Ghost Ensemble’s debut album is here! Order now on LP or digital download.
Praise for We Who Walk Again:
“The Macklay piece, inspired by kaleidoscope patterns, oscillates between brief, rhythmically oriented kernels and somewhat stretched-out sequences, the tones in the latter engagingly sour, especially the multiphonics and microtones from the oboe. There’s a certain wry playfulness to it — at times it reminded me of a calliope — and an interesting mix of modern techniques within a structure that retains an amount of classicalness. It might fit comfortably into a Bang On a Can program, but it’s better than that.
Oliveros’s Angels & Demons is a text score, asking the ensemble to evoke “collective guardian spirits” (angels) and “individual spirits of creative genius” (demons) … Low, growling bass attacks help ground the long, floating lines above; soil and mist. Very fine ensemble playing — excellent listening to one another.
The Richter work occupies Side B. A cloudy, mysterious and dark opening, low rumbles and moans with the odd sharp glint through the shadows. It throbs, pulsates, moves inch by inch, Beckettian in its slow spread. Some wonderful tonalities are generated in the shifting lines of varying lengths, the interplay of those deep tones with the soft plucking of the harp and an occasional hesitant but steady, dull beat of a drum. Matters begin to coalesce toward the end, dense lines forming, surging off into the hazy dark, perhaps offering just a bit more direction than was apparent at the start; not a light at the end of a tunnel, but maybe the faintest of glimmers. A very strong piece, my favorite on this recording.
Very good work all around, certainly a group to keep an eye on.”
— Brian Olewnick, Just Outside (read more here)
“Since its inception Ghost Ensemble has been associated with Oliveros’ work … it is fitting that We Who Walk Again, their debut recording, features the first studio recording of the Oliveros piece Angels and Demons … Starting in the Feldman realm of spare pianissimo fragments, a long range crescendo shapes the piece … enabled by successively more penetrating held pitches, extended techniques, syncopated percussion, and an eventual blossoming of rangy melodic gestures …
The group’s oboist Sky Macklay is also a composer on the rise … Macklay’s 60 Degree Mirrors revels in the extended techniques available to winds. Her command of multiphonics and microtones on the oboe is prodigious … The piece also has spectral roots, with shimmering overtones, particularly “crunchy” upper partials, demonstrating an edgier side of the “deep listening” continuum. 60 Degree Mirrors is not just technically sophisticated; it has considerable dramatic heft and proves to be a thrilling listen.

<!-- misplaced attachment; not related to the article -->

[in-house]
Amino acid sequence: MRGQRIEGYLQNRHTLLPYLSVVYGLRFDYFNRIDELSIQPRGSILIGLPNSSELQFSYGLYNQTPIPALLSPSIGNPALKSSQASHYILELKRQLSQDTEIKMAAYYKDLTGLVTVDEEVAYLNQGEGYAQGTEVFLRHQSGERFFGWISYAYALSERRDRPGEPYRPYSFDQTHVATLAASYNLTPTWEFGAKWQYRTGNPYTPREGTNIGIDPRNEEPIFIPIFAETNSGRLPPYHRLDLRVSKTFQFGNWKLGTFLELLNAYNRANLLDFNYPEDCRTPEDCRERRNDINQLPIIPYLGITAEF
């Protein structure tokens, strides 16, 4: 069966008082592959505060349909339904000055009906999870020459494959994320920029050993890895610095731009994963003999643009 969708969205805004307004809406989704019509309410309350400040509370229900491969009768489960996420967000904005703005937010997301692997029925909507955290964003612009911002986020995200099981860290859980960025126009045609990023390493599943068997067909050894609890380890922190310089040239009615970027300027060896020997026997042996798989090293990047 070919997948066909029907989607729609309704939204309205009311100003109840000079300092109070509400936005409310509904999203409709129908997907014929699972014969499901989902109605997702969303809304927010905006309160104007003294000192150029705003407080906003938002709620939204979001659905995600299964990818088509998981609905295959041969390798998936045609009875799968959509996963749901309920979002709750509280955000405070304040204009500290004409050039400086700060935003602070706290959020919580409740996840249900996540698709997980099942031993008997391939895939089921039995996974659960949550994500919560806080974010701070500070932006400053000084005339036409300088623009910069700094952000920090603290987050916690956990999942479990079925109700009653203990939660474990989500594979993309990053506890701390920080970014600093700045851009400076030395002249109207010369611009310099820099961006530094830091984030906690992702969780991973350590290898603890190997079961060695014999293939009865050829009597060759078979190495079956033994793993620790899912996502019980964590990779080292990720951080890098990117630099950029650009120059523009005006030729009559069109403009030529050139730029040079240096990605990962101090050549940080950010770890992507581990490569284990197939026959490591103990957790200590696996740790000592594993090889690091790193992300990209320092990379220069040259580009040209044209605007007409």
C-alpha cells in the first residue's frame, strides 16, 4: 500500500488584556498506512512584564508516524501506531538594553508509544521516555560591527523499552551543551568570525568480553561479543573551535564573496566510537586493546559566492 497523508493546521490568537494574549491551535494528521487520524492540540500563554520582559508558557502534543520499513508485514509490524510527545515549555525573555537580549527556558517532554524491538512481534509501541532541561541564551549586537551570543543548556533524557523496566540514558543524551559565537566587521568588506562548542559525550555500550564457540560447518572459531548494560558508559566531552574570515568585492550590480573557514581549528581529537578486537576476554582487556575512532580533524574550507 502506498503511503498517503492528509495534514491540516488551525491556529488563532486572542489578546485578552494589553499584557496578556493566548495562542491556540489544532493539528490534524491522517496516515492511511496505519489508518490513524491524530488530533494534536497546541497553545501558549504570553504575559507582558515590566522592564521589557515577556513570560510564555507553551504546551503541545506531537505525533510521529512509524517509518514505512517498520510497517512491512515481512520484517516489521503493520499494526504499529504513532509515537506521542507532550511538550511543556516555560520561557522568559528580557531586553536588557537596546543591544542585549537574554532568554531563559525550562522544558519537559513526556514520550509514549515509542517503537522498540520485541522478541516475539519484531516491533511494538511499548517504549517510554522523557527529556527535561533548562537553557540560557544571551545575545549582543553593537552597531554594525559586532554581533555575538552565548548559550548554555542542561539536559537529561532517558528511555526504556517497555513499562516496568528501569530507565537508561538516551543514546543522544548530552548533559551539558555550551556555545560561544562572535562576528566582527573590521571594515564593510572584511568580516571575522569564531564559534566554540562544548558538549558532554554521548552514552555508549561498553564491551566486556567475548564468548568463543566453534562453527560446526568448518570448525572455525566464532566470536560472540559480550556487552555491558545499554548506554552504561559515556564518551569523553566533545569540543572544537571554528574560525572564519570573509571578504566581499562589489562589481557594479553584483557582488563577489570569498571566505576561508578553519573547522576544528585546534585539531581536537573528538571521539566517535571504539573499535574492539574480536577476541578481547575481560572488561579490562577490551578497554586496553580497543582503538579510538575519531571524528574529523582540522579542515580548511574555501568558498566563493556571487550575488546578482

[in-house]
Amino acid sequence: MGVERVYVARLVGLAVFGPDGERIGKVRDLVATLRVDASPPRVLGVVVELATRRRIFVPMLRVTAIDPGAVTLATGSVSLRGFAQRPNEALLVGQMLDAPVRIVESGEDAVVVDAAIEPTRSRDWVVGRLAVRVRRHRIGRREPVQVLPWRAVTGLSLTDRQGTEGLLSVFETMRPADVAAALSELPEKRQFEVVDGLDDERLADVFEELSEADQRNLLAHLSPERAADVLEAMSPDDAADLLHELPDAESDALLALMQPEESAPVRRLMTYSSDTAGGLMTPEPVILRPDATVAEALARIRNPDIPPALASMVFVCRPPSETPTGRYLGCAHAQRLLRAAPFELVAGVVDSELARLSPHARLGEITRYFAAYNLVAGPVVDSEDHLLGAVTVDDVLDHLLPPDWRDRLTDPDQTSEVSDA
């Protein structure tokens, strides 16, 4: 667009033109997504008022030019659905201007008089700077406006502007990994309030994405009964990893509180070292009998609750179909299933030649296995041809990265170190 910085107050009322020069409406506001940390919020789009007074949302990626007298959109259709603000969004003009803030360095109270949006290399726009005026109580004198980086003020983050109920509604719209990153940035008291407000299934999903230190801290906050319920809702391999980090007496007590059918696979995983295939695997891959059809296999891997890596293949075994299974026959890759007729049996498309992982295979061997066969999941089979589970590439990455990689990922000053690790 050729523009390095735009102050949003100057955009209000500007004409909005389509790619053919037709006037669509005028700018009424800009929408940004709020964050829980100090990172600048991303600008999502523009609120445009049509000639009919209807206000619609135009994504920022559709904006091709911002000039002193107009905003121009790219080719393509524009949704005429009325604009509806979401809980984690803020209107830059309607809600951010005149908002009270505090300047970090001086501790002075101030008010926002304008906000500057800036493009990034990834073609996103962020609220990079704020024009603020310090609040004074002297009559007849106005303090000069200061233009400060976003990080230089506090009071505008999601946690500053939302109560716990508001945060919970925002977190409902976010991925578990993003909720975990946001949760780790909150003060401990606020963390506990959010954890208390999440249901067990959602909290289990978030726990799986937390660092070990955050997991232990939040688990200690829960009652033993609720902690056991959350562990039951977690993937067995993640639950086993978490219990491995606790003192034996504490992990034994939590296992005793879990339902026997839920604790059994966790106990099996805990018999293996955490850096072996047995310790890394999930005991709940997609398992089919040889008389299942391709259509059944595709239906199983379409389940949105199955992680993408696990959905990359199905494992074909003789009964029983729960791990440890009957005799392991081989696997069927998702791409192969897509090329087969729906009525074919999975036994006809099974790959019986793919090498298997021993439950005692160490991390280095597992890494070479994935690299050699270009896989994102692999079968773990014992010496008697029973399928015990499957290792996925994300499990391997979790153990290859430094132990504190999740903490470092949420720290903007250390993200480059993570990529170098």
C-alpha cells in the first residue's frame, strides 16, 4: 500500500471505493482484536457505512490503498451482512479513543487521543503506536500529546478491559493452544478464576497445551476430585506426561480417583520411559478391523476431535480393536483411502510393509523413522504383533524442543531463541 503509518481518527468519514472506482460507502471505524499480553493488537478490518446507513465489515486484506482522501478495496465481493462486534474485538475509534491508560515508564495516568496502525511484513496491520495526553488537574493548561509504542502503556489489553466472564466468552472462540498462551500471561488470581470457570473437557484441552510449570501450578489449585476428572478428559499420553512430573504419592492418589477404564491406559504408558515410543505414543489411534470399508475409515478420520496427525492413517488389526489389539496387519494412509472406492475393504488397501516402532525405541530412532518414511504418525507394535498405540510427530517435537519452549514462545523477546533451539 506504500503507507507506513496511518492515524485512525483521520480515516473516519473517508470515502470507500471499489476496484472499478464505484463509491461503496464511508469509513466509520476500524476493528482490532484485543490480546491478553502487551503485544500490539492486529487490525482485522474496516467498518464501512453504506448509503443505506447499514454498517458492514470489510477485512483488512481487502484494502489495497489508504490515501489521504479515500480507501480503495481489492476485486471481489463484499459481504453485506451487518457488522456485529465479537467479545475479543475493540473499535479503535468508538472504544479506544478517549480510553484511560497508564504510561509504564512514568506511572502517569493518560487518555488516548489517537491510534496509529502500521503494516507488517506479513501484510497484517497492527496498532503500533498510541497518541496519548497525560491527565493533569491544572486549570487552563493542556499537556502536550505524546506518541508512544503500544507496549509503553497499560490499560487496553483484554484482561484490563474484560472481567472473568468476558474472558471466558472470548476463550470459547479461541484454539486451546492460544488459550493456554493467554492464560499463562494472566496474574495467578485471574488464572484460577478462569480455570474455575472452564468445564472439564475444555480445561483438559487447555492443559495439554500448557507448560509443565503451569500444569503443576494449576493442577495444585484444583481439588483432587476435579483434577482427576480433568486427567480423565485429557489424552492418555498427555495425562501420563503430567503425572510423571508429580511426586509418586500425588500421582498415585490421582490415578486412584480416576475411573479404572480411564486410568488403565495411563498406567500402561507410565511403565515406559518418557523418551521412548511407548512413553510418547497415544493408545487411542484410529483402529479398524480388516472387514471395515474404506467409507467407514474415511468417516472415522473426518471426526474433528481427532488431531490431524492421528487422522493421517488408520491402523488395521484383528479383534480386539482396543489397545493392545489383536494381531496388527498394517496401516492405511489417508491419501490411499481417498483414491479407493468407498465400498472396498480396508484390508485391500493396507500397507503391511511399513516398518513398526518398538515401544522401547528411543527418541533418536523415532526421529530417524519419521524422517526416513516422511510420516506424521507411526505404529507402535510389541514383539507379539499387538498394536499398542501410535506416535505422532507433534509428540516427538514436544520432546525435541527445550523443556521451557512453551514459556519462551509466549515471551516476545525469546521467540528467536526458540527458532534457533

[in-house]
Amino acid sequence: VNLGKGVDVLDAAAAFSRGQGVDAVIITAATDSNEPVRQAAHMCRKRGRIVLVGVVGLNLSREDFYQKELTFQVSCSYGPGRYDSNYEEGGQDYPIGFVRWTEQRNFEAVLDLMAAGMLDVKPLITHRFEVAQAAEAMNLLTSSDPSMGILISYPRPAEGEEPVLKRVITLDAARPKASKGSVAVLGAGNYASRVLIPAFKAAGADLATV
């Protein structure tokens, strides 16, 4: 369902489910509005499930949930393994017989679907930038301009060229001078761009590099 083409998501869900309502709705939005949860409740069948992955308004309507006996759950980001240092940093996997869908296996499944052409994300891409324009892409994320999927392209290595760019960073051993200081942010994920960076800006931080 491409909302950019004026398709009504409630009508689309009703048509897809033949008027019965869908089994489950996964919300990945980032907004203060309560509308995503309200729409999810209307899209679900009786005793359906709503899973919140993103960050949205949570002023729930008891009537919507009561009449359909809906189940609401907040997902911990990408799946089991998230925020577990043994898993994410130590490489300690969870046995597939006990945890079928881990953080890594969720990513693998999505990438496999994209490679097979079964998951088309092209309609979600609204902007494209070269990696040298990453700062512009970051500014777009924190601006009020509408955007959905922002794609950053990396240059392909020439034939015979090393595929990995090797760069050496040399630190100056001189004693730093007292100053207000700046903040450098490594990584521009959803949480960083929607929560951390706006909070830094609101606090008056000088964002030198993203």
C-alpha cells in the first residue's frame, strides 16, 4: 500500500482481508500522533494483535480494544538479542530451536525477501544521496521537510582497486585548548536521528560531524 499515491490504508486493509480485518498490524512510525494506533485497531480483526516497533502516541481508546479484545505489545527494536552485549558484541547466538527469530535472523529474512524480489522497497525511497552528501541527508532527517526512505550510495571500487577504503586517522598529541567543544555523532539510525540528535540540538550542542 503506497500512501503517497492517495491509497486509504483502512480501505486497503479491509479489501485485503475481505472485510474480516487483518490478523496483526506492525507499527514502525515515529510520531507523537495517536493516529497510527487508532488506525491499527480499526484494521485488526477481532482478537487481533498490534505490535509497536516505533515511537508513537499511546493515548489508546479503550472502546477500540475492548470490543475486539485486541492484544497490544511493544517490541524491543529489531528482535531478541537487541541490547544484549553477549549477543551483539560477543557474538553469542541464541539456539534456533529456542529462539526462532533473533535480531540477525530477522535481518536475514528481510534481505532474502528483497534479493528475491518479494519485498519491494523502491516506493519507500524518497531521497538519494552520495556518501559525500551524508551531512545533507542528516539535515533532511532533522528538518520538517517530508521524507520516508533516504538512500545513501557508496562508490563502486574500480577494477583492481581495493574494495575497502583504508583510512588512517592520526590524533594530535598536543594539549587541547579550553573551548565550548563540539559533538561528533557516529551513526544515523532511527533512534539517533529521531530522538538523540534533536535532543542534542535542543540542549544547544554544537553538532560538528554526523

Ghost Ensemble’s founder, accordionist and composer Ben Richter, provides the recording’s other piece, Wind People … it affords the group the opportunity to stretch out and engage in the shaping of a larger arc. Long glissandos played by bassist James Ilgenfritz provide a particularly resonant touchstone, and similar sliding tones from violist Hannah Levinson and cellist Maria Hadge underscore its structural character. Meanwhile, the winds explore all manner of overtones, sometimes punctuating the proceedings with held pitches appearing in contrast to the yawning slides, at others engaging in pitch bends of their own. Percussionist Chris Nappi provides under-girding drums, subtle yet insistent … Over time, sustain becomes a powerful force traversing all instruments and registers, and sumptuous overtone chords saturate the work. A coda provides a long diminuendo in which overtones fade into thrumming drums, drones, and string glissandos. Wind People is a well-crafted and eloquent work …
Richter says that he sought to “draw a sense of peace and comfort from our smallness, transience, and fragility in the face of an overwhelming immensity, the music mirroring the constant ebb and flow visible when zooming in or out to quantum or geological time.” Amid today’s tumult, drawing peace and comfort from deep listening is a worthy goal, one that Ghost Ensemble appears poised to attain often.”
— Christian Carey, Sequenza21 (read more here)
“Ghost Ensemble do a pretty admirable job … three compositions, two by members of the group and one by famed John Cage contemporary Pauline Oliveros, roar and overtake you … Best of all it all sounds quite fresh … there’s a spark here that seems to have been missing from some of the experimental music I’ve had the at times (dis)pleasure of hearing.”
— Christopher Stigliano, Blog to Comm (read more here)
We’re thrilled to be in California this month for our first-ever West Coast concert series presenting an ambitious program of experimental music centered around our new album, We Who Walk Again. For this endeavor, we have recently received an FCA Emergency Grant and mounted a crowdfunding campaign through our fiscal sponsor, Fractured Atlas, but we still need your help for this tour and beyond. Ghost Ensemble depends on your support to make this music happen, with a bountiful season in store for the coming year. Although our crowdfunding campaign has concluded, Ghost Ensemble is still accepting donations toward our 2018 season on Fractured Atlas; contributions for the purposes of Ghost Ensemble are tax-deductible to the extent permitted by law.
Please take a look at our 2018 season fundraiser to help make this tour happen!
————— ::: —————